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David Litwin’s Research Showcase: Landscape co-evolution, dimensional analysis and transcendin

I am a PhD candidate studying geography and environmental engineering at Johns Hopkins University in the Landscape Hydrology Lab. I am broadly interested in understanding how landscape history and the co-evolution of landscape form and hydrological processes affect watershed function. Water movement through catchments drives processes like mineral weathering and erosion that ultimately shape the landscape. At the same time, the form and structure of the landscape determine water flow pathways and response to precipitation. Understanding these complex feedbacks may allow us to generalize our knowledge of how landscapes work and provide insight into places we have not studied in detail. In my dissertation research, I focus particularly on the relationship between erosional landscape evolution and runoff generation.

Upland landscapes are shaped by incision by overland flow, gravitationally-driven fluxes of sediment due to processes including biogenic disturbance and frost heaving, and baselevel change (Howard, 1994). These processes produce emergent topography over long timescales, so numerical approaches are particularly useful (e.g. reviews by Chen et al., 2014; Valters, 2016). However, models of landscape evolution often have simplistic, linear treatments of hydrology that are too limiting for my purposes. I want to know how the hydrology is changing the landscape and vice versa. This requires coupling landscape evolution processes with runoff generation processes that are affected by topographic form, such as shallow groundwater flow and the development of saturated areas. At University of Colorado Boulder in 2019, I developed a new model component for shallow groundwater flow (Litwin et al., 2020) in Landlab, a widely used open-source Earth surface modeling platform (Barnhart et al., 2020). With my new model and the existing erosion components in Landlab, I was ready to examine the coevolution of topography and runoff generation.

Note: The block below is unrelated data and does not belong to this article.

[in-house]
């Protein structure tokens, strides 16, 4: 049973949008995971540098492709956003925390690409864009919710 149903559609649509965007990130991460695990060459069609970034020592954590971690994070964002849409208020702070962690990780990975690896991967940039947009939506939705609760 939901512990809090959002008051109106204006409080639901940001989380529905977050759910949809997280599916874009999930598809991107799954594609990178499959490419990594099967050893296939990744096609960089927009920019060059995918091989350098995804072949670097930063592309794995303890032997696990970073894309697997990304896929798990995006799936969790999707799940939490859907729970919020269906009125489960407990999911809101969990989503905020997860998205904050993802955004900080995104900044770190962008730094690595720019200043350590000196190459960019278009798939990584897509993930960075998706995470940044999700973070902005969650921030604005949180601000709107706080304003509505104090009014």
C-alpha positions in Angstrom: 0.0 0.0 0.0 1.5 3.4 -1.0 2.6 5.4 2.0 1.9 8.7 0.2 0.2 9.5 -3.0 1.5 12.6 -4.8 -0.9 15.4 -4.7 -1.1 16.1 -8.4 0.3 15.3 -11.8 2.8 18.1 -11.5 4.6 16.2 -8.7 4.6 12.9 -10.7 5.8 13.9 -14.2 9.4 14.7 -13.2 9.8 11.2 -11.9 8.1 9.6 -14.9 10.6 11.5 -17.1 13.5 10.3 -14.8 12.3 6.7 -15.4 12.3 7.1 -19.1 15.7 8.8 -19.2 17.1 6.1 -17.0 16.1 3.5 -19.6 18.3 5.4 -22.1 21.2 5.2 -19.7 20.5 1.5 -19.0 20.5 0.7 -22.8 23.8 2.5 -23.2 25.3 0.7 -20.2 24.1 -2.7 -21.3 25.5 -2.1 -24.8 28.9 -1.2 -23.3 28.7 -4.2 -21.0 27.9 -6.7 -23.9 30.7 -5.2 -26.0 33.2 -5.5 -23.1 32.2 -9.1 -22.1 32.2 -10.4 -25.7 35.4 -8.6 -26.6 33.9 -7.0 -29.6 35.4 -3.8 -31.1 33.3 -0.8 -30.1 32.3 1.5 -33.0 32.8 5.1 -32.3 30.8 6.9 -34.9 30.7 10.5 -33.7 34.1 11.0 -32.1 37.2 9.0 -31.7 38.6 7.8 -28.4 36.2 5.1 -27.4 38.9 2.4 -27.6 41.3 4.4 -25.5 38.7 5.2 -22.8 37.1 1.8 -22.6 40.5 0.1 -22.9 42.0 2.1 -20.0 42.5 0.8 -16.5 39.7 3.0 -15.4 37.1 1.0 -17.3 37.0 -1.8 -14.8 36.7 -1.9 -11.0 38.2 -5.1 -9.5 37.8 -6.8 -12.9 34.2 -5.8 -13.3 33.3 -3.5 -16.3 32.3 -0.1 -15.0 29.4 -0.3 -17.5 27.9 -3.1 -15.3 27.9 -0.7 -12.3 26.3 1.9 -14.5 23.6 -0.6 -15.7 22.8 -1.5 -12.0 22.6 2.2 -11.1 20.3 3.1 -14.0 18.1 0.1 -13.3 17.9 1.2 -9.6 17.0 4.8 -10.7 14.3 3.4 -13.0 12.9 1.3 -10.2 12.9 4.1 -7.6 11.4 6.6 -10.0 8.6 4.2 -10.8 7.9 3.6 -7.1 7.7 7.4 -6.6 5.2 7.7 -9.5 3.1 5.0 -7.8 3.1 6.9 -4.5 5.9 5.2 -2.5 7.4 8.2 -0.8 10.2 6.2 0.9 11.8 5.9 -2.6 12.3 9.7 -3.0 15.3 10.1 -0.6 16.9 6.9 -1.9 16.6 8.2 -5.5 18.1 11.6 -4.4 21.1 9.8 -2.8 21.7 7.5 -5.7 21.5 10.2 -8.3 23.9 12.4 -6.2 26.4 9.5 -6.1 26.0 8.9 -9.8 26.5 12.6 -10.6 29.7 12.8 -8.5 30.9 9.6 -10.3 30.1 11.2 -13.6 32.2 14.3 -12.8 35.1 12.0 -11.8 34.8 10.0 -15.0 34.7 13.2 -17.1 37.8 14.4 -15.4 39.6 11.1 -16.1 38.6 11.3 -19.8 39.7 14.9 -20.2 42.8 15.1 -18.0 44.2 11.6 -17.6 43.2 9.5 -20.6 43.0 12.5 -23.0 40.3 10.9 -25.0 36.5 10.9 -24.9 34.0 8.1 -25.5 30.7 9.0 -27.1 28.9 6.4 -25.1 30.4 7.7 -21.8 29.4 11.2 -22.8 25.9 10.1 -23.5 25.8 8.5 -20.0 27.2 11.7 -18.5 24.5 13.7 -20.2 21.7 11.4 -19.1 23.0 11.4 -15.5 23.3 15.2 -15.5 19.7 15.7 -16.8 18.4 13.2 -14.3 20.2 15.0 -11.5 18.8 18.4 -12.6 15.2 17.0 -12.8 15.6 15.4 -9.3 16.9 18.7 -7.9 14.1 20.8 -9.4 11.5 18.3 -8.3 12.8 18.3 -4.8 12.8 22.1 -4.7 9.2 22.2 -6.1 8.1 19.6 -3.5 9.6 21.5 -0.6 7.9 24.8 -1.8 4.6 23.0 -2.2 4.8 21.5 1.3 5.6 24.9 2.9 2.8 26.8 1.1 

Even the simplest coupling of shallow groundwater and landscape evolution has a lot of parameters, though. How do we understand how this model really works? What are the limits of the morphologies and emergent hydrologic properties it can produce? One approach to answering these questions is dimensional analysis: reworking the governing equations into a dimensionless form where the model parameters appear in dimensionless groups. These groups act like “knobs” that one can “turn” to observe possible results of different parameter combinations without having to vary each parameter individually. I used this approach to reveal that the degree of stream dissection (or drainage density) of the landscapes is a power law function of the subsurface drainage capacity, our name for a dimensionless group of parameters that acts like a characteristic Darcy flux (groundwater flux) relative to available precipitation. The larger the drainage capacity, the more water passes through the subsurface, decreasing the extent of surface runoff and erosion. As the topography evolves, this results in less dissection and lower drainage density. This is the first demonstration of the hydro-geomorphic link between subsurface hydraulic properties and emergent topography in a long-term landscape evolution model. If you want to dig into this, we have a preprint out here.